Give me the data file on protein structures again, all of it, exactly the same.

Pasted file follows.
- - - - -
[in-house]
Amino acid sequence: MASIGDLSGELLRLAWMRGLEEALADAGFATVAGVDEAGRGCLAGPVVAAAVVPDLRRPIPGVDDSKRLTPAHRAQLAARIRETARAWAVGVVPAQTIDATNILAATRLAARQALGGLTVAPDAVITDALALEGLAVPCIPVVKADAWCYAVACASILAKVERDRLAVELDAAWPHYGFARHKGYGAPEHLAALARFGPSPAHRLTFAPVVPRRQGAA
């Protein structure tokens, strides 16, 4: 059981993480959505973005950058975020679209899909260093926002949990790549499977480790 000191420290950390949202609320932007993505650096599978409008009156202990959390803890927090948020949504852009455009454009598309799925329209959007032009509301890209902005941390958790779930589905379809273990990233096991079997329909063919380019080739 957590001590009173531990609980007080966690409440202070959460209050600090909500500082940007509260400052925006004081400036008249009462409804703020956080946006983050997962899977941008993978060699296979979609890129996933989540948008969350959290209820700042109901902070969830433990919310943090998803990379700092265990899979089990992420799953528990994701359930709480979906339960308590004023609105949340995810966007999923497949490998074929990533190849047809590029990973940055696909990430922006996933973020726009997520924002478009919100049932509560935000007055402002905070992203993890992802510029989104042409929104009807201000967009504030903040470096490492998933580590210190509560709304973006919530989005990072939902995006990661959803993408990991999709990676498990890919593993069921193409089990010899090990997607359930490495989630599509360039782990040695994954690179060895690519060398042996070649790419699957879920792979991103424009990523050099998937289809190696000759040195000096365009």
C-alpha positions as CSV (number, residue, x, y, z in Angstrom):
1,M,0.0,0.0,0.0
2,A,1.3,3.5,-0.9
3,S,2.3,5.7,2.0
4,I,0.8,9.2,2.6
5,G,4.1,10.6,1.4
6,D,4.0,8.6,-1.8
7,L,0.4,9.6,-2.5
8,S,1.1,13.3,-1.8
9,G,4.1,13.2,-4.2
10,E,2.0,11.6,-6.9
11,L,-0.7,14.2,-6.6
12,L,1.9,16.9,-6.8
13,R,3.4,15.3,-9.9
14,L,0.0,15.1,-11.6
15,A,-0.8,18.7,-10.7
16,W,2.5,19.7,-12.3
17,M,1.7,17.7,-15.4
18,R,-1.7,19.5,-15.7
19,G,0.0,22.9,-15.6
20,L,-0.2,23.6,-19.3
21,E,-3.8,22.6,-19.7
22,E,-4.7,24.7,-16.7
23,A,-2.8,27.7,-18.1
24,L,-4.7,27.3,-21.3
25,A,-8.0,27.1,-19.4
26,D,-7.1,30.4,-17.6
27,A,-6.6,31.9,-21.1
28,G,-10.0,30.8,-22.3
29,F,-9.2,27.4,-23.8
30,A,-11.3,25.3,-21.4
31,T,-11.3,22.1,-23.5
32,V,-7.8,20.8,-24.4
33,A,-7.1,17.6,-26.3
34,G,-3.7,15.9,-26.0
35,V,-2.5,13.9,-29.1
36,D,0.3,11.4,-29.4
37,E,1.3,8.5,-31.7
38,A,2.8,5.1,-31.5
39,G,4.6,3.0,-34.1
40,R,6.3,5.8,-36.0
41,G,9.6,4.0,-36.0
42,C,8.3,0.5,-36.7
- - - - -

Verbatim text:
[in-house]
Amino acid sequence: MASIGDLSGELLRLAWMRGLEEALADAGFATVAGVDEAGRGCLAGPVVAAAVVPDLRRPIPGVDDSKRLTPAHRAQLAARIRETARAWAVGVVPAQTIDATNILAATRLAARQALGGLTVAPDAVITDALALEGLAVPCIPVVKADAWCYAVACASILAKVERDRLAVELDAAWPHYGFARHKGYGAPEHLAALARFGPSPAHRLTFAPVVPRRQGAA
């Protein structure tokens, strides 16, 4: 059981993480959505973005950058975020679209899909260093926002949990790549499977480790 000191420290950390949202609320932007993505650096599978409008009156202990959390803890927090948020949504852009455009454009598309799925329209959007032009509301890209902005941390958790779930589905379809273990990233096991079997329909063919380019080739 957590001590009173531990609980007080966690409440202070959460209050600090909500500082940007509260400052925006004081400036008249009462409804703020956080946006983050997962899977941008993978060699296979979609890129996933989540948008969350959290209820700042109901902070969830433990919310943090998803990379700092265990899979089990992420799953528990994701359930709480979906339960308590004023609105949340995810966007999923497949490998074929990533190849047809590029990973940055696909990430922006996933973020726009997520924002478009919100049932509560935000007055402002905070992203993890992802510029989104042409929104009807201000967009504030903040470096490492998933580590210190509560709304973006919530989005990072939902995006990661959803993408990991999709990676498990890919593993069921193409089990010899090990997607359930490495989630599509360039782990040695994954690179060895690519060398042996070649790419699957879920792979991103424009990523050099998937289809190696000759040195000096365009």
C-alpha positions as CSV (number, residue, x, y, z in Angstrom):
1,M,0.0,0.0,0.0
2,A,1.3,3.5,-0.9
3,S,2.3,5.7,2.0
4,I,0.8,9.2,2.6
5,G,4.1,10.6,1.4
6,D,4.0,8.6,-1.8
7,L,0.4,9.6,-2.5
8,S,1.1,13.3,-1.8
9,G,4.1,13.2,-4.2
10,E,2.0,11.6,-6.9
11,L,-0.7,14.2,-6.6
12,L,1.9,16.9,-6.8
13,R,3.4,15.3,-9.9
14,L,0.0,15.1,-11.6
15,A,-0.8,18.7,-10.7
16,W,2.5,19.7,-12.3
17,M,1.7,17.7,-15.4
18,R,-1.7,19.5,-15.7
19,G,0.0,22.9,-15.6
20,L,-0.2,23.6,-19.3
21,E,-3.8,22.6,-19.7
22,E,-4.7,24.7,-16.7
23,A,-2.8,27.7,-18.1
24,L,-4.7,27.3,-21.3
25,A,-8.0,27.1,-19.4
26,D,-7.1,30.4,-17.6
27,A,-6.6,31.9,-21.1
28,G,-10.0,30.8,-22.3
29,F,-9.2,27.4,-23.8
30,A,-11.3,25.3,-21.4
31,T,-11.3,22.1,-23.5
32,V,-7.8,20.8,-24.4
33,A,-7.1,17.6,-26.3
34,G,-3.7,15.9,-26.0
35,V,-2.5,13.9,-29.1
36,D,0.3,11.4,-29.4
37,E,1.3,8.5,-31.7
38,A,2.8,5.1,-31.5
39,G,4.6,3.0,-34.1
40,R,6.3,5.8,-36.0
41,G,9.6,4.0,-36.0
42,C,8.3,0.5,-36.7